intelligent performance of definite job.
(d) To prepare employees for higher level tasks.
(e) To assist employees to function more effectively in their present positions by
exposing them to the latest concepts, information and techniques and
developing the skills they will need in their particular fields.
(I) To build up a second line of competent officers and prepare them to occupy
more responsible positions.
(g) To broaden the minds of senior managers by providing them with opportunities for an interchange of experiences within and outside with a view to correcting the narrowness of outlook that may arise from .over specialisation.
(h) To develop the potentialities of people for the next level job.
(i) To ensure smooth and efficient working of a department.
0) To ensure economical output of required quality.
(k) To promote individual and collective morale, a sense of responsibility, co
operative attitudes and good relationships. .
Areas of Training
Organisation provide training to their employees in the following areas: (1) Company policies and procedures;
(2) Specific skills;
(3) Human relations;
(4) Problem solving;
(5) Managerial and supervisory skills; and
(6) Apprentice training.
(1) Company Policies and Procedures: This area of training is to be provided with
a view to acquainting the new employee with the Company Rules, Practices, Procedures, Tradition, Management, Organisation Structure, Environment Product! Services offered by the company etc.
This acquaintance enables the new employee to adjust himself with the changing situations. Information regarding company rules and policies creates favourable attitudes of confidence in the minds of new employee about the company and its products/services, as well as it develops in him a sense of respect for the existing employees of the company and the like. The company also provides first hand information to the employee about the skills needed by the company, its development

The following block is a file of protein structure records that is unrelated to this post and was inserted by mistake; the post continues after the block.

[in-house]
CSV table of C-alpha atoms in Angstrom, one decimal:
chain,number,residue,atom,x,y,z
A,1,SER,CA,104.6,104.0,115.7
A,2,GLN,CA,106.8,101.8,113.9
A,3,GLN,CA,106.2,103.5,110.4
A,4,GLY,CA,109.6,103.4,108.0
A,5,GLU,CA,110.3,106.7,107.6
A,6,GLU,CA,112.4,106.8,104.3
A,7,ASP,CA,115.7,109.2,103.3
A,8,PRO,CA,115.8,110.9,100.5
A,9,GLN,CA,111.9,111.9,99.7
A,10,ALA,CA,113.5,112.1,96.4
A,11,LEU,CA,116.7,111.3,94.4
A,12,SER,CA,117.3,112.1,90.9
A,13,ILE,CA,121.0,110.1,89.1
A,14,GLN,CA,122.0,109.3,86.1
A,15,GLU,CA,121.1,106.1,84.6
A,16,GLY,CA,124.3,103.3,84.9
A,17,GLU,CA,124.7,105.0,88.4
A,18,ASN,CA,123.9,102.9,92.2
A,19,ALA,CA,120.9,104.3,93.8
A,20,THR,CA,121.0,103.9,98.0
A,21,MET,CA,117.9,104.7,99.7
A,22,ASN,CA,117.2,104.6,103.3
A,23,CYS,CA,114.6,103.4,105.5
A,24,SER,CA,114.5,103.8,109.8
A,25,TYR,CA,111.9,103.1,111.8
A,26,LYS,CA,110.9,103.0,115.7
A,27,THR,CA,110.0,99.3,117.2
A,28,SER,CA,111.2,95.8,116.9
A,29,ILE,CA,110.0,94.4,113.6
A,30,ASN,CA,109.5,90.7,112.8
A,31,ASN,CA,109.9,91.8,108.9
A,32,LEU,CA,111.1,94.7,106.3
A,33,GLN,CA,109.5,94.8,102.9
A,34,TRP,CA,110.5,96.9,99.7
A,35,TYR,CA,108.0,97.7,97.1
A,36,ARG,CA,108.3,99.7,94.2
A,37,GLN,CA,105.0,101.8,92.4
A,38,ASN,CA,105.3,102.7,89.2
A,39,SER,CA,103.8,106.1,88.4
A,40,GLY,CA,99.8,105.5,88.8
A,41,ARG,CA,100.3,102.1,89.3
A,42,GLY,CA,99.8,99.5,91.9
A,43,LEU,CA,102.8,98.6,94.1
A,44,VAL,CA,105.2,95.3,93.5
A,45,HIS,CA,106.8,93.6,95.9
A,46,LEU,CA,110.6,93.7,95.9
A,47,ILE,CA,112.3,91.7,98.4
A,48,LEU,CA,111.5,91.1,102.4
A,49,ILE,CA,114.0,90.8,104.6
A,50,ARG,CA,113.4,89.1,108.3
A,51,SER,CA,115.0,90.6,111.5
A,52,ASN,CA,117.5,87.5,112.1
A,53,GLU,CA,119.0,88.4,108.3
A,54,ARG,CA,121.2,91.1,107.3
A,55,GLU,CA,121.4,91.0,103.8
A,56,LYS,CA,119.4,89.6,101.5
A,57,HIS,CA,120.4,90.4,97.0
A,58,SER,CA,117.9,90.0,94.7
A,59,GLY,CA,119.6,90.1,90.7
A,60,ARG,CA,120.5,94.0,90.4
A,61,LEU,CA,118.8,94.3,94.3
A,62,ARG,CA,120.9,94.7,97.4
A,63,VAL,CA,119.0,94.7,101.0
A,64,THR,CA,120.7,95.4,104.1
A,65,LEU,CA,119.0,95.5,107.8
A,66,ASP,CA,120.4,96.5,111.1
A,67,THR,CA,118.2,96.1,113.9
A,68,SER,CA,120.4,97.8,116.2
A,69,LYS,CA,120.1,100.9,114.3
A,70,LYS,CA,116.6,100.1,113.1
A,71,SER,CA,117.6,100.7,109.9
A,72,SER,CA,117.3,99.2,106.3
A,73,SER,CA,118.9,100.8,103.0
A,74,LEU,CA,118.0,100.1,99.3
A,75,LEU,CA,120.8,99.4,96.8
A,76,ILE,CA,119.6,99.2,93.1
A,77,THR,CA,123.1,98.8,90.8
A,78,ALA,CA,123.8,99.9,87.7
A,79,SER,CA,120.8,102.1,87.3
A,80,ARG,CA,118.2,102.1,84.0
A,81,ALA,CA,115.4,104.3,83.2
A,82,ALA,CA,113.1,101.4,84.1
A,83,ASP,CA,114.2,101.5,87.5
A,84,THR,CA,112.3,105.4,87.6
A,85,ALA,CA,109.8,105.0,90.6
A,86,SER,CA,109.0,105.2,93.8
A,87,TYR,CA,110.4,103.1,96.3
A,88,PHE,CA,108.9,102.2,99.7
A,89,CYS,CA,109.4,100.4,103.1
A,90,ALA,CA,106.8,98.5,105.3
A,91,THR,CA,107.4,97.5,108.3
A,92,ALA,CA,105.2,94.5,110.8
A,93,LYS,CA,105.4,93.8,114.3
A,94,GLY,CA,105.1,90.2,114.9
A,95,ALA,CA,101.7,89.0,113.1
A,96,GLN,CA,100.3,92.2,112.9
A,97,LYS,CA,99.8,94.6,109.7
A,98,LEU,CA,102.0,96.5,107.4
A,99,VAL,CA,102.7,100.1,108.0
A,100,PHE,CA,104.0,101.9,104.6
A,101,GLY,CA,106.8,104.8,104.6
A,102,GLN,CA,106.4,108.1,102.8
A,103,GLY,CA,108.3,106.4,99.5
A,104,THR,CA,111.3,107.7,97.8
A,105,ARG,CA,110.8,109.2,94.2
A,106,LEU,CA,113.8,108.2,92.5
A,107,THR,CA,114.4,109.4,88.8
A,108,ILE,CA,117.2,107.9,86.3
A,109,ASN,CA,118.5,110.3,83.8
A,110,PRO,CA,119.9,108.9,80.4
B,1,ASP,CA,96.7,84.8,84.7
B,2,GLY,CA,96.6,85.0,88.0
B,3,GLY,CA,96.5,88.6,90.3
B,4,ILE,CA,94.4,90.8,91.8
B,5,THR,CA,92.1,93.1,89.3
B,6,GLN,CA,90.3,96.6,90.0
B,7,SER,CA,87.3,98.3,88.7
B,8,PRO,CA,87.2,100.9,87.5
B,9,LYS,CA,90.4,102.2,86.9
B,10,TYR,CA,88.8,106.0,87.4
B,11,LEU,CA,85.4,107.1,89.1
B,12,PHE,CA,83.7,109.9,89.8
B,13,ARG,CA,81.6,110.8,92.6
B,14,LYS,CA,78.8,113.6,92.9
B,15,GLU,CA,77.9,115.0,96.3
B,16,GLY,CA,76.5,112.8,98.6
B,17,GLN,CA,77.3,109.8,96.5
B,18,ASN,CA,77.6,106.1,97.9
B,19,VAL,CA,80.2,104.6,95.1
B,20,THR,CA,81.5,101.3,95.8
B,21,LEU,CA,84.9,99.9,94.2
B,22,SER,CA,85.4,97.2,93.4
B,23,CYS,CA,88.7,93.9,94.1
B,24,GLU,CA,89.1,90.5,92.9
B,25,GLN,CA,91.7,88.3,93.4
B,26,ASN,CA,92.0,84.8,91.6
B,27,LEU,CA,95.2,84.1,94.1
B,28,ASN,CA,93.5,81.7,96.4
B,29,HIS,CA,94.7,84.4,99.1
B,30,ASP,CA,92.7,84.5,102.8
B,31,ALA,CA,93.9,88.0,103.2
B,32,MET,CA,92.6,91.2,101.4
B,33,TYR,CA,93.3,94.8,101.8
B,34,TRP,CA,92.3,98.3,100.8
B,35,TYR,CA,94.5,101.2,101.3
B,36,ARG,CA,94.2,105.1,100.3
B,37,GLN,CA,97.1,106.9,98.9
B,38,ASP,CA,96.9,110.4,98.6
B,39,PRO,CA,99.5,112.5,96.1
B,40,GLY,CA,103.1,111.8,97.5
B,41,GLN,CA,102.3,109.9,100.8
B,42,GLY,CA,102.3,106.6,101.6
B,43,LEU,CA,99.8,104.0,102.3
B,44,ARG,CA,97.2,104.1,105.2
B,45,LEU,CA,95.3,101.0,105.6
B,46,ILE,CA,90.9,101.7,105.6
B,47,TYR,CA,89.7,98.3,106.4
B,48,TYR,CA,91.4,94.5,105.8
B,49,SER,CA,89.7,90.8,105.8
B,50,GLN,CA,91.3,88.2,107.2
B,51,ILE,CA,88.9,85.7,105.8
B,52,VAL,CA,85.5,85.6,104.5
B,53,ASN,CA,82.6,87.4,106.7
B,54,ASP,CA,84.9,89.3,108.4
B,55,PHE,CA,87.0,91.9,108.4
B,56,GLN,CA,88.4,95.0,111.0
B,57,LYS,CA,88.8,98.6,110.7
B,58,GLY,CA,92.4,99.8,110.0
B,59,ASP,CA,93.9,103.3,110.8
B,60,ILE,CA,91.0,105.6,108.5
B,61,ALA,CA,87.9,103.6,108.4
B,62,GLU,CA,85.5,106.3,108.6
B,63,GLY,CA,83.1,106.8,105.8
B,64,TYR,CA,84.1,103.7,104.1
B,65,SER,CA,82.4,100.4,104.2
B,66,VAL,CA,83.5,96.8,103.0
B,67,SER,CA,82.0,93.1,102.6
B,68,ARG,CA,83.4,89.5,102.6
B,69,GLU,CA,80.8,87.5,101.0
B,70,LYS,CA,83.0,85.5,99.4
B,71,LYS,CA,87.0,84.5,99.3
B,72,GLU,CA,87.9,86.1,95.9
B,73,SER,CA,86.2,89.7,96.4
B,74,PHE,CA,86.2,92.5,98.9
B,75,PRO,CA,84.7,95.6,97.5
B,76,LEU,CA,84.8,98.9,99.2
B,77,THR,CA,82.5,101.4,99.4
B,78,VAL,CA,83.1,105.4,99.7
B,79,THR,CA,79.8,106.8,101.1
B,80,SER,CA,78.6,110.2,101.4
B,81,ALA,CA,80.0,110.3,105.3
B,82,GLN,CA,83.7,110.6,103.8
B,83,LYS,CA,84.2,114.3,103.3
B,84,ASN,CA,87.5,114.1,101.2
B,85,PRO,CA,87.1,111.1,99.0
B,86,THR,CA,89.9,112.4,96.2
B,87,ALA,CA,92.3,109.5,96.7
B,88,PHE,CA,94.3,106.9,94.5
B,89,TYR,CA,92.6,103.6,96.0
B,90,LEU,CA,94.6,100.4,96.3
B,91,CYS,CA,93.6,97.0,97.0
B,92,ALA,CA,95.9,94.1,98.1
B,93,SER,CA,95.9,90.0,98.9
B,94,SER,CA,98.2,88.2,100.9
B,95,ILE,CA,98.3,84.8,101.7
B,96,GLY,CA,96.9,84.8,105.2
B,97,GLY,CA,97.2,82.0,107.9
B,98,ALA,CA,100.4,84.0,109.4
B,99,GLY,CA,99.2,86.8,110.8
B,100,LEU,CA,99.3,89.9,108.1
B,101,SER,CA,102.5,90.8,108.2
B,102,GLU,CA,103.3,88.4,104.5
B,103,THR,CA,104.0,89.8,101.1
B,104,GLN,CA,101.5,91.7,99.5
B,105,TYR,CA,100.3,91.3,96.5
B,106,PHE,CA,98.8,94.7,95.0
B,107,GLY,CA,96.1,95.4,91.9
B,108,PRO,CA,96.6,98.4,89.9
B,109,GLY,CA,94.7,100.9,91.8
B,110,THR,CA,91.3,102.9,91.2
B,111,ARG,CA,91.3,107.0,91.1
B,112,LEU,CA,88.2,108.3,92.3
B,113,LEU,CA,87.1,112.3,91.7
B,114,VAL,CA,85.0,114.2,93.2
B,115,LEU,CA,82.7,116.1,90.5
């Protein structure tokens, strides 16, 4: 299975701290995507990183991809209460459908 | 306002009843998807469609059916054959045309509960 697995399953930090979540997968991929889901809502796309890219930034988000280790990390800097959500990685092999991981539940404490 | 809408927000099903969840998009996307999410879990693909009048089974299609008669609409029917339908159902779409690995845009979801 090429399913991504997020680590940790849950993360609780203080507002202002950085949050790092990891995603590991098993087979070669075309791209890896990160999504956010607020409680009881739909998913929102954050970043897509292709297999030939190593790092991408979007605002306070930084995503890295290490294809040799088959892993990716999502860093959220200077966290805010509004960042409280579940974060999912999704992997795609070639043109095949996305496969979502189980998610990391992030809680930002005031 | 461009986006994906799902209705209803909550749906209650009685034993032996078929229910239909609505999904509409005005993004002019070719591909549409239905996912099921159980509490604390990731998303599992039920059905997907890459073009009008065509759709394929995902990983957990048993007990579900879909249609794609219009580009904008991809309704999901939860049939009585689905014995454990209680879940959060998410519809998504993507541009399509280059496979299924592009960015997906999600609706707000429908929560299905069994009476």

programmes, quality of products/services and the like. This enables the new employees . to know his share of contribution to the organisation's growth and development. .
(2) Training in Specific Skills: This area of training is to enable the employee more effective on the job. The trainer trains the employee regarding. various skills necessary to do the actual job. For example, the clerk in the bank should be trained in the skills of making entries correctly in the edge, skills and arithmetical calculations, quick comparison of figures, entries and the like. Similarly, the technical officers are to be trained in the skills of project appraisal, supervision, follow-up and the like
(3) Human Relations Training: Human relations training assumes greater significance in organisations as employees have to maintain human relations not only with other employees but also.with their customers. Employees are to be trained in the areas of self-learning, interpersonal competence, group dynamics, perception, leadership styles, motivation, grievance redressal, disciplinary procedure, and the like. This training enables the employees for better team work, which leads to improved efficiency and productivity of the organisation.